'The Battle of the Sexes'

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Date: Sept. 21, 1998
From: Newsweek(Vol. 132, Issue 12)
Publisher: Newsweek LLC
Document Type: Interview
Length: 909 words
Content Level: (Level 4)

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The well-publicized 1973 tennis match between Billie Jean King and Bobby Riggs became a media spectacle, and may have ushered in a new era for women's sports everywhere. King soundly defeated Riggs, and she discusses her memories of the event and its implications.

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Billie Jean King vs. Bobby Riggs was a national spectacle in 1973. Here, the winner looks back.

Billie jean king was carried into the Astrodome on a feathered Egyptian litter borne by bare-chested hunks. Bobby Riggs entered on a Chinese rickshaw hauled by the aptly named (and scantily clothed) "Bobby's Bosom Buddies." But somehow a 1973 tennis match staged as farce--the "Battle of the Sexes"--evolved into something that shook the foundations of American sports. When the 29-year-old King, a betting underdog, thrashed the 55-year-old Riggs 6-4, 6-3, 6-3, before 30,000 in Houston and a huge national TV audience, it signaled not only women's athletic prowess, but, more important, their marketability. "Today's young women athletes don't have a clue they're where they are because of the courage of Billie Jean King," says Willye White, a five-time Olympian who along with King and others founded the Women's Sports Foundation after the match. On Sunday King will celebrate the 25th anniversary of her historic victory. She spoke with Newsweek's Mark Starr about the match and its aftermath:

On why she accepted Riggs's challenge

Bobby kept trying to get me to play for months, and I kept saying, "No." But then he beat Margaret Court, who was ranked No. 1, and I just had to play. I had no choice. I didn't feel women were accepted as athletes yet. Title IX [the federal ban on gender discrimination in education programs, including sports, receiving federal money] had just passed, and I could see people [looking] for an excuse to backtrack. I wanted to change the hearts and minds of people to match the legislation we had just gotten in place.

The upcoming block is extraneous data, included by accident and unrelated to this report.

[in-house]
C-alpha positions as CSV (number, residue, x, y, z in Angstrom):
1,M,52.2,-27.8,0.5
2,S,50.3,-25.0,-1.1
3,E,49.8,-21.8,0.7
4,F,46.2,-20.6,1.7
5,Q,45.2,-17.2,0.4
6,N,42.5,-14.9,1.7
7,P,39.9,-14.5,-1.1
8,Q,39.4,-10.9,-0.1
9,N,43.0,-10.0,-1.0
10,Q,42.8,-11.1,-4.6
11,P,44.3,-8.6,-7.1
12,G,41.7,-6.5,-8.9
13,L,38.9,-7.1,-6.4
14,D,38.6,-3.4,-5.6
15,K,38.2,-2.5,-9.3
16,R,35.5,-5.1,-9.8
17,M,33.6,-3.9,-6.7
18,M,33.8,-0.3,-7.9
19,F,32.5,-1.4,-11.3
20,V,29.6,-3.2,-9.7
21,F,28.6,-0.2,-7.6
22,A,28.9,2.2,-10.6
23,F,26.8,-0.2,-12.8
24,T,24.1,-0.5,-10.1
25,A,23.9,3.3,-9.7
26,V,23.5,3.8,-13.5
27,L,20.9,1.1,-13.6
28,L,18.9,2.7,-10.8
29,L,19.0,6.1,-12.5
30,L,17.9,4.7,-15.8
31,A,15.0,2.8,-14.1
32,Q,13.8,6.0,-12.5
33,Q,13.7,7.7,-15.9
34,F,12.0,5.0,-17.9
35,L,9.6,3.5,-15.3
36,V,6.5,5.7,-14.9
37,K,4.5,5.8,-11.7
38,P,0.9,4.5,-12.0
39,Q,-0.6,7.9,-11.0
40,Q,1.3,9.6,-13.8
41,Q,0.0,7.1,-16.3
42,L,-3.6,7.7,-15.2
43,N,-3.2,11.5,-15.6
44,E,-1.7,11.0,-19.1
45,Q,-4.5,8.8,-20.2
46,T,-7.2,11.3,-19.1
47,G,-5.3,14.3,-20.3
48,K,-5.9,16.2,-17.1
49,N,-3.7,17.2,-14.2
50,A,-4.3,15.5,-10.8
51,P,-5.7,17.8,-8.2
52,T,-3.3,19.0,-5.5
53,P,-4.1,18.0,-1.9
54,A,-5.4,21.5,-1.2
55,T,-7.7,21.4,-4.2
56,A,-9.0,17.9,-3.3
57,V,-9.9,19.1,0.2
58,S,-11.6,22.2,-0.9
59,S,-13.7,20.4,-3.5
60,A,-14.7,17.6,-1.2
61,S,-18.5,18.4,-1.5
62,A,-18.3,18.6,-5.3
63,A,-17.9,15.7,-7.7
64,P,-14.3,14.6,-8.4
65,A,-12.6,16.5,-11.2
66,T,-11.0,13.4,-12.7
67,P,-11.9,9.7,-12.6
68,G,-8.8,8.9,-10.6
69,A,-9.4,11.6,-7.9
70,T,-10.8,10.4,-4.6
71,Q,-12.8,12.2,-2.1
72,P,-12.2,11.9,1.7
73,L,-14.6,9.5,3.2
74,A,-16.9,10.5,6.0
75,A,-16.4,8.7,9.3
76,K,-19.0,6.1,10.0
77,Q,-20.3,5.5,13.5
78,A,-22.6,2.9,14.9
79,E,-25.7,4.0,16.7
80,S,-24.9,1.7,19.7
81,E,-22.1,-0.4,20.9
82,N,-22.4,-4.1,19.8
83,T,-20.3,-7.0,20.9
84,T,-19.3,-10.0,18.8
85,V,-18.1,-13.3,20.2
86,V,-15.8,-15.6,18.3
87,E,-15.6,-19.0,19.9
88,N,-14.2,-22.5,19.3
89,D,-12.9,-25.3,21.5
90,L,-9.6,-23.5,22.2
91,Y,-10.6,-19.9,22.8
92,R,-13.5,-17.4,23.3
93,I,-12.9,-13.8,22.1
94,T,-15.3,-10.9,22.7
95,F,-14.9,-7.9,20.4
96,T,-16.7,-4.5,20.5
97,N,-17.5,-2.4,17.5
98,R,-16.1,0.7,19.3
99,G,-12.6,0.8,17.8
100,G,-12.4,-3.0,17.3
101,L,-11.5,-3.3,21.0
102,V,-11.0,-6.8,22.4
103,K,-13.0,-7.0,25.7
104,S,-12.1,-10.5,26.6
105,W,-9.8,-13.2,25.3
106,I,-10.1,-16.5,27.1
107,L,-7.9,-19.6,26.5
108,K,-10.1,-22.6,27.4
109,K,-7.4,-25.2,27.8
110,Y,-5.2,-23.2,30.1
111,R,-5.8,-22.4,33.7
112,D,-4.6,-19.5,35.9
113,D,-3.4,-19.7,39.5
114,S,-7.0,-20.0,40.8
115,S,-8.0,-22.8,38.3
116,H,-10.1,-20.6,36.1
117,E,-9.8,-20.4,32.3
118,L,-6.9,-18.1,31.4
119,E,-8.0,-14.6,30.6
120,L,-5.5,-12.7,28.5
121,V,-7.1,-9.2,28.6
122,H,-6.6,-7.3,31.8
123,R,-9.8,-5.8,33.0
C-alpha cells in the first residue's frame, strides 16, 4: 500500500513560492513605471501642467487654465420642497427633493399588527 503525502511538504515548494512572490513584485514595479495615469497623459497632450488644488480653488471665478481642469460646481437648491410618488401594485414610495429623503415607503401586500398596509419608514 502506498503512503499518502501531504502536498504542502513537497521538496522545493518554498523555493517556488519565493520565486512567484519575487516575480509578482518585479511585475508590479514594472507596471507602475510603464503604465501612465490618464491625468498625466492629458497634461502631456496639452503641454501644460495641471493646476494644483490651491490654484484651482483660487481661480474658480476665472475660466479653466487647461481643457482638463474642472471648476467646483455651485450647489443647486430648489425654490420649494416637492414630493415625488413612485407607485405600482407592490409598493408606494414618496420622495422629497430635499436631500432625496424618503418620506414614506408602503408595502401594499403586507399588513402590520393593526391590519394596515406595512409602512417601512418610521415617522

On the public reaction to the match

I could tell right from the beginning that this whole idea just set people off. It triggered a lot of craziness, a lot of emotions. Then with network TV and prime time and Howard Cosell, who back then was bigger than life, I knew it was going to be huge.

On her thoughts right before the match

Well, as I sat in the locker room waiting to vomit, I kept thinking this was not about a tennis match, this was about social change. I had to win. It was life or death.

On the circus atmosphere

The promoter said to me, "Well, Billie, you're a feminist so you probably don't want to do this show stuff." I told him, "Being a feminist doesn't mean we don't have fun." And I got up on the litter.

On the victory

I was thrilled--mostly that it was over. I didn't feel it was a very big accomplishment athletically. But psychologically and emotionally it was a big deal. I knew it might provide a springboard for girls and women in athletics. But at the time I mostly felt relief. Some nights I still wake up in bed and start getting twinges thinking, "Oooh, I have to play that match." Then I remember and I'll take a deep breath and say, "It's OK. Thank you, God."

On her victory celebration

First I had to get out of there. We had no security and I was totally trampled. George Foreman came down from the stands and kept yelling, "Get away from her." George and I were bonded for life due to that. Plus he had bet on me to win with Jim Brown. When I got back to the hotel, I had about 30 ice-cream sundaes delivered to my room. That was my reward.

On the new generation of women athletes

They sure don't know much about history. I talked to a girls' high-school tennis team, where not one player or coach had heard of Title IX. That's truly scary. Even pro tennis players don't have much of an idea of what happened way back then. We kind of lost everything during the Graf generation. Steffi got real insulated. She never stayed in the locker room, never talked to the others. So we're starting all over with the next generation. Hingis is one, though, who knows the most. When the girls play trivia, she comes in first all the time.

On the legacy of the Riggs match

Every day somebody comes up to talk about how that match affected them. The other day this guy told me his wife was about to give birth right before the match, and the obstetrician said, "If King wins, I'll give you free delivery." They had the baby that night. And appropriately enough, it was a daughter. But that match wasn't just about women. It was about equal opportunity. A lot of young men who watched that match are today's decision makers. And they think it's normal for their daughters to have equal opportunities with boys. I think that match helped bring that about.

On how she'll be remembered

Hey, I'm not finished yet. I've got a lot going on. [King coaches the U.S. Federation Cup team, plays on the Virginia Slims Legends Tour, owns a World Team Tennis franchise and has just started the Billie Jean King Foundation to promote equal opportunity outside sports.] Everything I do is about equal opportunity. Race, gender, sexual orientation. Let's get over it. Let's celebrate our differences.^

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